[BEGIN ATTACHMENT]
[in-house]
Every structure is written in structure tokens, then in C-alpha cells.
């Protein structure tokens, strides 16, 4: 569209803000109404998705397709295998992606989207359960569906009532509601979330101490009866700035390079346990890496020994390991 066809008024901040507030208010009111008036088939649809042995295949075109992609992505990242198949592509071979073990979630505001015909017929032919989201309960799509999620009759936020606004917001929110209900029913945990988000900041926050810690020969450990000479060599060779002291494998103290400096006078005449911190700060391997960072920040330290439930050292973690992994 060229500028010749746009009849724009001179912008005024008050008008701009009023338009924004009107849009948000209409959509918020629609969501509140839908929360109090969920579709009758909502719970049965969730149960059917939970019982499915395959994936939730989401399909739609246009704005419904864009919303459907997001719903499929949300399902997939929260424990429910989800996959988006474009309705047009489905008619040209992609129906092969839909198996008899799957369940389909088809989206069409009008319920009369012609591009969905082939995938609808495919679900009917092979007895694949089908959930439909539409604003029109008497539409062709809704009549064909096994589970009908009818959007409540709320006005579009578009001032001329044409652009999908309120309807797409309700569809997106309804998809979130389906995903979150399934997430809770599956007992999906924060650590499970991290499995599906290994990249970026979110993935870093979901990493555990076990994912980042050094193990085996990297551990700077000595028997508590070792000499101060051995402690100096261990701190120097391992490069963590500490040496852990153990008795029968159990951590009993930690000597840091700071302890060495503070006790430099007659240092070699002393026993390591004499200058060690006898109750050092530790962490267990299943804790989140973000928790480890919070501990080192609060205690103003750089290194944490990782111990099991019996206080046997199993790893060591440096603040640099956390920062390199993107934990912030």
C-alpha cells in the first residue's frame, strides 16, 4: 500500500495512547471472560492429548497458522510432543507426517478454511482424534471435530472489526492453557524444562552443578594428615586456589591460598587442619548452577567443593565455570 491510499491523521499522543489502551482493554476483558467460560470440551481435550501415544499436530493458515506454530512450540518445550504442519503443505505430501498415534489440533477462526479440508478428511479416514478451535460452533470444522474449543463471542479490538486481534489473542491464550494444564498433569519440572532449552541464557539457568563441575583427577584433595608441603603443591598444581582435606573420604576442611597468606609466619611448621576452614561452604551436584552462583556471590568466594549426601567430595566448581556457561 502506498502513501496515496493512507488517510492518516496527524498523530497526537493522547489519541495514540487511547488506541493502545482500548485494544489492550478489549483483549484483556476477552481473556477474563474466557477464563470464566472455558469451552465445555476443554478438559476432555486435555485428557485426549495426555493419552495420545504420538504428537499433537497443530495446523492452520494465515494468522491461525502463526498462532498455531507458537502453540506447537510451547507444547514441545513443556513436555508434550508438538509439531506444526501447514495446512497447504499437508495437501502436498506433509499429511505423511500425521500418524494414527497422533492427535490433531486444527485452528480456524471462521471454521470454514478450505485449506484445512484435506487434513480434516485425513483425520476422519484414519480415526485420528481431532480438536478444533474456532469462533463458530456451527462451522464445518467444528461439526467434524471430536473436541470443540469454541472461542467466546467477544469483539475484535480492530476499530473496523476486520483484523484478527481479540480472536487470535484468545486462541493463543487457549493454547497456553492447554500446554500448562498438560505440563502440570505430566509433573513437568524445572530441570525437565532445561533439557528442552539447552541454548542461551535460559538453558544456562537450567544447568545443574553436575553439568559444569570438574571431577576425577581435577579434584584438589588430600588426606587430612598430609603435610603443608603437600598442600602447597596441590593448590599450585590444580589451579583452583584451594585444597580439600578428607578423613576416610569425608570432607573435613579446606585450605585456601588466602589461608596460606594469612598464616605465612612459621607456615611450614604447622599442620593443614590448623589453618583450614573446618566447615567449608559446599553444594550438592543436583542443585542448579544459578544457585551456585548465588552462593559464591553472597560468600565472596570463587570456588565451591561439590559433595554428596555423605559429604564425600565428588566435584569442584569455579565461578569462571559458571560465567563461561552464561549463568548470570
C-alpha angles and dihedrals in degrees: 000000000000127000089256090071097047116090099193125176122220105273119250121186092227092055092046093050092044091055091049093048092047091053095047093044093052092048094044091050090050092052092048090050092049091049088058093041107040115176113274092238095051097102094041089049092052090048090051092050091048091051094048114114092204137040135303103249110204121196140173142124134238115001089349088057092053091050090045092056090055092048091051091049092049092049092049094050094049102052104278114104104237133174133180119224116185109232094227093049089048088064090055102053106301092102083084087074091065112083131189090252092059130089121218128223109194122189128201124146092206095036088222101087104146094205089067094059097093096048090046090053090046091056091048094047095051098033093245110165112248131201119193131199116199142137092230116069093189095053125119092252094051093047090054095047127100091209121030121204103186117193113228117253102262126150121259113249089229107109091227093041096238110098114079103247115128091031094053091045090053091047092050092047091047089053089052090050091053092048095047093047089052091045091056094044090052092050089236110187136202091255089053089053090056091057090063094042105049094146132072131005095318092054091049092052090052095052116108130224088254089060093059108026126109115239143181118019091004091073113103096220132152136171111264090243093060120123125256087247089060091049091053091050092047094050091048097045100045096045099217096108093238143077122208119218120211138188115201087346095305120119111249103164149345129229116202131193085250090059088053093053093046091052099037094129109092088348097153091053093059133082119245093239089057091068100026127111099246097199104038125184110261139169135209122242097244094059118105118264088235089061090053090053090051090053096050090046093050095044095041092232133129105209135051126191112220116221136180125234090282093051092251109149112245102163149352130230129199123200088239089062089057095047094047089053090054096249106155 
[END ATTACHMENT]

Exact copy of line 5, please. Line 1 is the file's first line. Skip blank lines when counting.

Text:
C-alpha angles and dihedrals in degrees: 000000000000127000089256090071097047116090099193125176122220105273119250121186092227092055092046093050092044091055091049093048092047091053095047093044093052092048094044091050090050092052092048090050092049091049088058093041107040115176113274092238095051097102094041089049092052090048090051092050091048091051094048114114092204137040135303103249110204121196140173142124134238115001089349088057092053091050090045092056090055092048091051091049092049092049092049094050094049102052104278114104104237133174133180119224116185109232094227093049089048088064090055102053106301092102083084087074091065112083131189090252092059130089121218128223109194122189128201124146092206095036088222101087104146094205089067094059097093096048090046090053090046091056091048094047095051098033093245110165112248131201119193131199116199142137092230116069093189095053125119092252094051093047090054095047127100091209121030121204103186117193113228117253102262126150121259113249089229107109091227093041096238110098114079103247115128091031094053091045090053091047092050092047091047089053089052090050091053092048095047093047089052091045091056094044090052092050089236110187136202091255089053089053090056091057090063094042105049094146132072131005095318092054091049092052090052095052116108130224088254089060093059108026126109115239143181118019091004091073113103096220132152136171111264090243093060120123125256087247089060091049091053091050092047094050091048097045100045096045099217096108093238143077122208119218120211138188115201087346095305120119111249103164149345129229116202131193085250090059088053093053093046091052099037094129109092088348097153091053093059133082119245093239089057091068100026127111099246097199104038125184110261139169135209122242097244094059118105118264088235089061090053090053090051090053096050090046093050095044095041092232133129105209135051126191112220116221136180125234090282093051092251109149112245102163149352130230129199123200088239089062089057095047094047089053090054096249106155 